With the United States' 1917 entry into the war, the essential Canadian port became a potential target for Germany's U boats. Patrol ships and anti-submarine nets were quickly put in place to protect the humanitarian supplies and munitions that steadily departed Halifax Harbor for Europe. In addition to man-made defenses, a slim passage between the harbor's Eastern Passage and its expansive Bedford Basin would serve as a choke point for any hostile vessels. Ironically, all of these elements served to exacerbate the circumstances that would lead to one of the greatest maritime disasters in history.

The Imo and the Mont-Blanc

Originally launched as the SS Runic by Great Britain's White Star Line, the shipping firm best known today for launching the ill-fated RMS Titanic in 1912, the SS Imo was a whaling supply ship operated by the Southern Pacific Whaling Company. The ship, ported in Norway, had been chartered by the Belgian Relief Commission, a private charity organization dedicated to getting food and humanitarian aid to war-ravaged Europe. As documented in Curse of the Narrows, the Belgian Relief Commission raised over a billion dollars from donors worldwide. As a neutral agency, ships sailing under the auspices of the charity could traverse the Atlantic without fear of harassment by either British or German forces. However, this changed with Germany's 1917 declaration of unrestricted submarine warfare. Crews of ships such as the Imo frequently faced sinking or the capture of their cargoes.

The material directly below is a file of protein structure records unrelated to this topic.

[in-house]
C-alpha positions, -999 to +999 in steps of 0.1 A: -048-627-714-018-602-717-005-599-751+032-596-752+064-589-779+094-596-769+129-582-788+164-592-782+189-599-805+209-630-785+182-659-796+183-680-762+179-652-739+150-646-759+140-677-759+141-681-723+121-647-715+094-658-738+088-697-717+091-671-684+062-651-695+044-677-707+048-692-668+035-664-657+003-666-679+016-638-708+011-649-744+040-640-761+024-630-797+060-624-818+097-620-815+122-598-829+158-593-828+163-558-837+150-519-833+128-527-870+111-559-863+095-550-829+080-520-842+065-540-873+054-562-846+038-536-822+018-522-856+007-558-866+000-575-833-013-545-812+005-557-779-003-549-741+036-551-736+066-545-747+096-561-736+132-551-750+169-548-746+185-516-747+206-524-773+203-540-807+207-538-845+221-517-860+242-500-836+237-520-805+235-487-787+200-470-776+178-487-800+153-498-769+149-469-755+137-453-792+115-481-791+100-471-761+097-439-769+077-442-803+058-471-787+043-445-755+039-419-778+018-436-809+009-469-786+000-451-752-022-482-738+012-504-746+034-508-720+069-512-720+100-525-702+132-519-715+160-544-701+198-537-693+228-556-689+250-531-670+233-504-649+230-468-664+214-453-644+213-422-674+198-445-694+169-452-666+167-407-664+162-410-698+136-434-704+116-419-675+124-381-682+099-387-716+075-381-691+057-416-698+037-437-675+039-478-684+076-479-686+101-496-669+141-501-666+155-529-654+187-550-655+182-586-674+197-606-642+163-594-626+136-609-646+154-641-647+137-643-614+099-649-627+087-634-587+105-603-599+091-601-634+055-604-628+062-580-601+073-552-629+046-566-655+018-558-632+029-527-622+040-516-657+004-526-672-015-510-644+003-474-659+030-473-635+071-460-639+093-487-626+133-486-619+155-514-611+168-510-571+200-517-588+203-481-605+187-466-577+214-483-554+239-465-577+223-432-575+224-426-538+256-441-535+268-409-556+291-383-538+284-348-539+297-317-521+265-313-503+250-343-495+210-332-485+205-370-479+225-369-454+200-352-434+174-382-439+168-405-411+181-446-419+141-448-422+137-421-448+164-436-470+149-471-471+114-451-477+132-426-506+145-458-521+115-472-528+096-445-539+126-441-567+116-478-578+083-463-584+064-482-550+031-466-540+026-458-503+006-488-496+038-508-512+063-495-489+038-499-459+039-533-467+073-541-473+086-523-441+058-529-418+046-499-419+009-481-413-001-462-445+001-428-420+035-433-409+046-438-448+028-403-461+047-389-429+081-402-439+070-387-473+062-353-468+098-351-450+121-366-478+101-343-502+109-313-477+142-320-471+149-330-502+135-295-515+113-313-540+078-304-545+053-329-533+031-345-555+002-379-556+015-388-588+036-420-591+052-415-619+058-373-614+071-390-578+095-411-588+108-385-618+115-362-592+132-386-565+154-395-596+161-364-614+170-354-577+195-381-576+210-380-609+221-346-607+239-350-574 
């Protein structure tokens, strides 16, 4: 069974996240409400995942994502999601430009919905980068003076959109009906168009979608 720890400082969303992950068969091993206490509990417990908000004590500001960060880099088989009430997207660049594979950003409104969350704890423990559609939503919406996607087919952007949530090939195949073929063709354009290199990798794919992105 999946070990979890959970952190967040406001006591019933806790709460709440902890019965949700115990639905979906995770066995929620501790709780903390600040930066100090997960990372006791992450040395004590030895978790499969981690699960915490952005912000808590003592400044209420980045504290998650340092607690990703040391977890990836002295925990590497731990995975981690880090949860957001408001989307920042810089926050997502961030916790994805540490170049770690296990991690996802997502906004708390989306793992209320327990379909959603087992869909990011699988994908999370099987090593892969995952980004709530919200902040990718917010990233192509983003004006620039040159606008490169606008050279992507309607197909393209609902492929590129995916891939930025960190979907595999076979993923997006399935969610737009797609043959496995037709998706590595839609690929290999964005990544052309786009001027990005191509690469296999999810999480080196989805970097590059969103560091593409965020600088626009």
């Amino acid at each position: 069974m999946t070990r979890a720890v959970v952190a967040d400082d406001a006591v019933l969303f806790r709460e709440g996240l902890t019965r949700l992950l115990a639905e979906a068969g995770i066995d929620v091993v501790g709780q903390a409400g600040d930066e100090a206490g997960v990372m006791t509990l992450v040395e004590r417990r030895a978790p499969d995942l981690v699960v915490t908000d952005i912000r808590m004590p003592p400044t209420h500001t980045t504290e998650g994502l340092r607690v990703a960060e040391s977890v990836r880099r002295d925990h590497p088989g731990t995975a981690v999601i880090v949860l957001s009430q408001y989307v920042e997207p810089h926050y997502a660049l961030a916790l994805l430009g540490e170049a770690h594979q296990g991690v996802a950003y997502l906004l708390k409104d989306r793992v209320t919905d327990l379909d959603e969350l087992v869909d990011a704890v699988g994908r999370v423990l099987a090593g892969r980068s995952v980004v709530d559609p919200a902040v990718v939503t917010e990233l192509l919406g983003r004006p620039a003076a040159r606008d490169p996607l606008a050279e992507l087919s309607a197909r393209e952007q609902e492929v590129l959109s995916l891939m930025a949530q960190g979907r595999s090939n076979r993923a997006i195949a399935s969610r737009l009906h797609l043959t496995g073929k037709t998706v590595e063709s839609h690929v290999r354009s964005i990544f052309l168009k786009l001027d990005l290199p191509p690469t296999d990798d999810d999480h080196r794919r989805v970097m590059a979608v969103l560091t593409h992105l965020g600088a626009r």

Laden with picric acid (an extremely volatile chemical explosive used in artillery shells), nitrocellulose (a propellent used in munitions also known as guncotton), TNT, and barrels of benzole ship fuel, the freighter Mont-Blanc was a literal floating powder keg. On Dec. 6, 1917, the ship was en route from New York and scheduled to join a convoy at Halifax for the long, treacherous journey across the Atlantic. To avoid being targeted by enemy ships, the Mont-Blanc took advantage of the wartime suspension of flying a red flag to alert sea traffic of the explosives in its hold.

The collision in Halifax Harbor